Pont du Gard: A Timeless Marvel of Roman Engineering in Provence

Located in Provence, the Pont du Gard is a chef d’oeuvre (masterpiece) of ancient engineering and one of the best preserved Roman sites in the world. The Pont du Gard is a gigantic bridge over the river Gardon and part of an aqueduct built in the 1st century AD to carry water over 50 km (31 miles) to the ancient Roman city called Nemausus, now known as Nîmes. 

The Roman colony, of about 20,000 people at the time, was experiencing extensive urban development and a new supply of water was necessary. The area surrounding the city didn’t have the elevation needed, but natural springs near the adorable town of Uzès – further North – did. 

Pont du Gard Provence France

The bridge itself has three tiers of limestone arches spanning the river, which stands a massive 48.77 m (160 ft) high and is the tallest Roman aqueduct bridge in the world. It required a workforce of approximately 1,000 people to construct over a five year period. The aqueduct was precisely designed with an average gradient of 1 cm (0.39 in) in 182.4 m (598 ft), which allowed  approximately 10.5 million gallons of water per day to flow perfectly from Uzès to the fountains, baths, and wealthier homes of the citizens of Nîmes, 31 miles away.

This incredible marvel of ancient architecture was in use for at least 5 centuries, before a lack of maintenance allowed mineral deposits and debris to accumulate, clogging the waterway. After the collapse of the Roman Empire, the bridge remained largely intact and was used by local lords and bishops as a toll bridge for travelers needing to cross the river.

The Pont du Gard has been a tourism draw for centuries. The impeccable quality of the bridge’s construction led to it becoming a mandatory stop for French journeyman masons on their traditional tour around the country. (Learn more about the Compagnons and their ‘Tour de France’ with a glimpse inside the guild.) Many of these traveling artisans carved their names and dates into the stones along the bridge and can be seen today. 

Visiting the Pont du Gard

Walking Along the Pont du Gard France

Like most sites in Provence, a rental car is the easiest way to arrive. The Pont du Gard  is located near the A9 freeway, about halfway between Nimes and Avignon. There are shuttle buses available from each train station and, new in 2023, a partnership with liO SNCF that provides a slight discount if you arrive by liO train and liO car. Click here for more specifics and links to timetables.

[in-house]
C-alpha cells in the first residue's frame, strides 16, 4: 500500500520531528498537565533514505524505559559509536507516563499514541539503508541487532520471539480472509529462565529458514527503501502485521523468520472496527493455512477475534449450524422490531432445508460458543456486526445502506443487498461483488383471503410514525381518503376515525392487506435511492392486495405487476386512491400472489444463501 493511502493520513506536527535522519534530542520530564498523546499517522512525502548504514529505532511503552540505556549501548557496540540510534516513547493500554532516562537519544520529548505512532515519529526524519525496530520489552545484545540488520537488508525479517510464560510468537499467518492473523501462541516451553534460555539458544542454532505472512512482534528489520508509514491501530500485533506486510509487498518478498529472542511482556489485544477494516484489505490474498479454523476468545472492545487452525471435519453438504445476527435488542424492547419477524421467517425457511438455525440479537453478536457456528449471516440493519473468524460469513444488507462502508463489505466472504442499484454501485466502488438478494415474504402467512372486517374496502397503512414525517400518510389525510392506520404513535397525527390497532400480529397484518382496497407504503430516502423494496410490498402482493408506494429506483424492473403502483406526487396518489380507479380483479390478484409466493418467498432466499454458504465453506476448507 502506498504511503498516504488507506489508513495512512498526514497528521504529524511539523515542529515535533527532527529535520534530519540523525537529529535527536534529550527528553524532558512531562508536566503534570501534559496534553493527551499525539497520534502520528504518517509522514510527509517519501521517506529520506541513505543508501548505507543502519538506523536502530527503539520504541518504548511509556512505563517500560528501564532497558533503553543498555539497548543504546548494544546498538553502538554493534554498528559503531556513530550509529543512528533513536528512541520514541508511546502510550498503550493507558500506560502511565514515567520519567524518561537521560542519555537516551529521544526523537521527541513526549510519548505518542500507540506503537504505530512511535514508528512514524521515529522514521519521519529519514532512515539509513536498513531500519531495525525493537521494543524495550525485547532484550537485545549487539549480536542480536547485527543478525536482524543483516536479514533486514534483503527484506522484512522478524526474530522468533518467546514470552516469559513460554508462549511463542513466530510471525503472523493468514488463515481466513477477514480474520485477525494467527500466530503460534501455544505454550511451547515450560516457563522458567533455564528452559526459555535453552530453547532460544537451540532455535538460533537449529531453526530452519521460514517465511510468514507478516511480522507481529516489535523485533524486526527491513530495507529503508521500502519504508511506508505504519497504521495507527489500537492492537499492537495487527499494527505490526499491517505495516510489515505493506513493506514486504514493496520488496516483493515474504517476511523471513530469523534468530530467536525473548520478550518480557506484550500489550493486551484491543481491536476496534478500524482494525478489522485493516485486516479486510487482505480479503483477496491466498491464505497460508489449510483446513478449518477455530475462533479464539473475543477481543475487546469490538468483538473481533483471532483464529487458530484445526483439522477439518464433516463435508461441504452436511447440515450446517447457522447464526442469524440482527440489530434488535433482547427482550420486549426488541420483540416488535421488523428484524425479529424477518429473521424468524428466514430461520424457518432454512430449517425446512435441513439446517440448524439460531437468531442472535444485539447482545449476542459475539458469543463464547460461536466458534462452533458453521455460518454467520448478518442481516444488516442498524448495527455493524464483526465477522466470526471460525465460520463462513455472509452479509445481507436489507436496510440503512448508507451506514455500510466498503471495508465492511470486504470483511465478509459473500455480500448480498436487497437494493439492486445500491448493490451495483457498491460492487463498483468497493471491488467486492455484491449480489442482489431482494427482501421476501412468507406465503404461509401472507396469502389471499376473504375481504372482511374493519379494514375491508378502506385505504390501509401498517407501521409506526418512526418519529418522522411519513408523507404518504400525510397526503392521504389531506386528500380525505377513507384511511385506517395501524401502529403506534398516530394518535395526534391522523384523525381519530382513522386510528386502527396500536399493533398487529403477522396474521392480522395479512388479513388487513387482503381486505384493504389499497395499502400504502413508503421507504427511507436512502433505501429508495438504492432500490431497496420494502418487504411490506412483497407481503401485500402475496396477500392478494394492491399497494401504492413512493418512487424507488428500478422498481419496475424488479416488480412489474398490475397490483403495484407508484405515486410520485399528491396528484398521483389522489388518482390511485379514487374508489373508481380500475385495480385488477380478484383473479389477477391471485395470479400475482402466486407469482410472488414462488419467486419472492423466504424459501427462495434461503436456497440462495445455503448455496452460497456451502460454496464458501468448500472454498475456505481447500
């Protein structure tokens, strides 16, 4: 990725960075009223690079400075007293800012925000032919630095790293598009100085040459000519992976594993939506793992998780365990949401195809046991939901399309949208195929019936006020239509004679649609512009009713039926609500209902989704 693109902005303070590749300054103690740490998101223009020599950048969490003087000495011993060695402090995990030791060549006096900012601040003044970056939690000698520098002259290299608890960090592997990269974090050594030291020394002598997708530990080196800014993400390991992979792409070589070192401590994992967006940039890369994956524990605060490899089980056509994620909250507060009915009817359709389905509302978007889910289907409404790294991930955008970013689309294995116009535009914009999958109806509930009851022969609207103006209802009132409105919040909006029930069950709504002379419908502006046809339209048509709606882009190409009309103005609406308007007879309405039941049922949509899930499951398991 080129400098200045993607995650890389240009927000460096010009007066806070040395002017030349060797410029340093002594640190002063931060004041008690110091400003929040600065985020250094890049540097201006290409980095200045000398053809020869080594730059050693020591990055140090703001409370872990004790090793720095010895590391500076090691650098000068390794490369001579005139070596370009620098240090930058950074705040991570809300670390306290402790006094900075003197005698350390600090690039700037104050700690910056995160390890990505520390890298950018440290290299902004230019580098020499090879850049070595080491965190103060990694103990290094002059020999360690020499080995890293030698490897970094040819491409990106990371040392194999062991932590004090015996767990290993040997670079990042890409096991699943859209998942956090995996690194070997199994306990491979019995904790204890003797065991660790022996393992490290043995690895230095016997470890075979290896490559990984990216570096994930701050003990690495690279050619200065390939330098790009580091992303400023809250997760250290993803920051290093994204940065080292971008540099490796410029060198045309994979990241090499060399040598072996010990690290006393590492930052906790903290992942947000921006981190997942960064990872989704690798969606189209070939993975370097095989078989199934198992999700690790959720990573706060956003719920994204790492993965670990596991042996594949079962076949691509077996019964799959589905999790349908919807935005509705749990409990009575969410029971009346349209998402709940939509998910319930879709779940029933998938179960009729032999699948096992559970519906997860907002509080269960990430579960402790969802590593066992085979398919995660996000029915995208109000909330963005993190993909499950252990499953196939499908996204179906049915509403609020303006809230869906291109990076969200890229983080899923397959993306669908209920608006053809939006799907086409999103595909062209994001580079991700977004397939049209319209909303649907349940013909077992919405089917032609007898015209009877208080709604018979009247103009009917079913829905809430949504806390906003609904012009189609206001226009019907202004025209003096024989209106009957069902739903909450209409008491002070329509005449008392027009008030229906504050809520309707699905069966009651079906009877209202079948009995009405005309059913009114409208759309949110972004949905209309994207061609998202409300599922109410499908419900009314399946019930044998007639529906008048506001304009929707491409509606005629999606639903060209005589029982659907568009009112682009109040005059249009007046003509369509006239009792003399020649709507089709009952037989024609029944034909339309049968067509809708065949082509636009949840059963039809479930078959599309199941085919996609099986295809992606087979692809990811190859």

For an even more magical arrival, consider discovering the Pont du Gard in a Kayak! There are also several hiking trails, observational points, and nearby camping grounds to complete a day in nature.

The site itself (meaning the parking lots and bridge) is open year-round from 8am – Midnight. The cultural areas, including a museum, are closed every Monday morning; otherwise open 9-5pm in winter, 9-8pm in the height of Summer.

The monument is lit every evening at nightfall, until 10pm in the off-season and midnight May – September. The Pont du Gard site also proposes a sound and light show every summer evening.

The site itself is free to visit. In 2023, parking is 9€ per car. To explore the cultural areas (museum, cinema, interactive space for children, and temporary exhibitions) is €6.50 per person. Hour long guided tours (in good weather) are a bargain at 15€, conducted in English or French. 

Be sure to wear comfortable, closed-toe shoes for hiking. Bring a hat, sunscreen, beach towels and a swimsuit if you’re brave enough for the cold water! (We visited mid-June and it was too cold for me and Ben only lasted about 10 minutes in the water.) 

There are two bistros serving sandwiches, galettes, ice cream etc and a restaurant open for lunch/dinner, all three with incredible views of the Pont du Gard. You can also enjoy a picnic if desired. However, I highly recommend driving 20 minutes North to the charming town of Uzès to stroll and have lunch or dinner. 

The Pont du Gard is arguably the most impressive Roman site in the area, however there are many more interesting monuments to explore! The amphitheater in Orange is one of the best preserved Roman theaters and is still used today for performances, including the acclaimed Chorégies d’Orange that takes place every Summer, honoring the crème de la crème of the opera world. 

The Stage at the Roman Amphitheater in Orange France
The Stage at the Roman Amphitheater in Orange. Look how tiny the people are!

Outside St. Remy de Provence lies Glanum, the ruins of a Roman settlement including two well-preserved monuments: a mausoleum and a triumphal arch. The Arènes d’Arles was constructed using the same blueprints as the Coliseum in Rome, the remarkably intact Maison Carrée in Nimes, remains of a thriving Roman city in Vaison-la-Romaine… There are many interesting monuments to discover!

Exploring ancient Rome’s expansion through Southern France is fascinating and an excellent theme for history buffs. Contact us now to begin creating your dream vacation through Provence!

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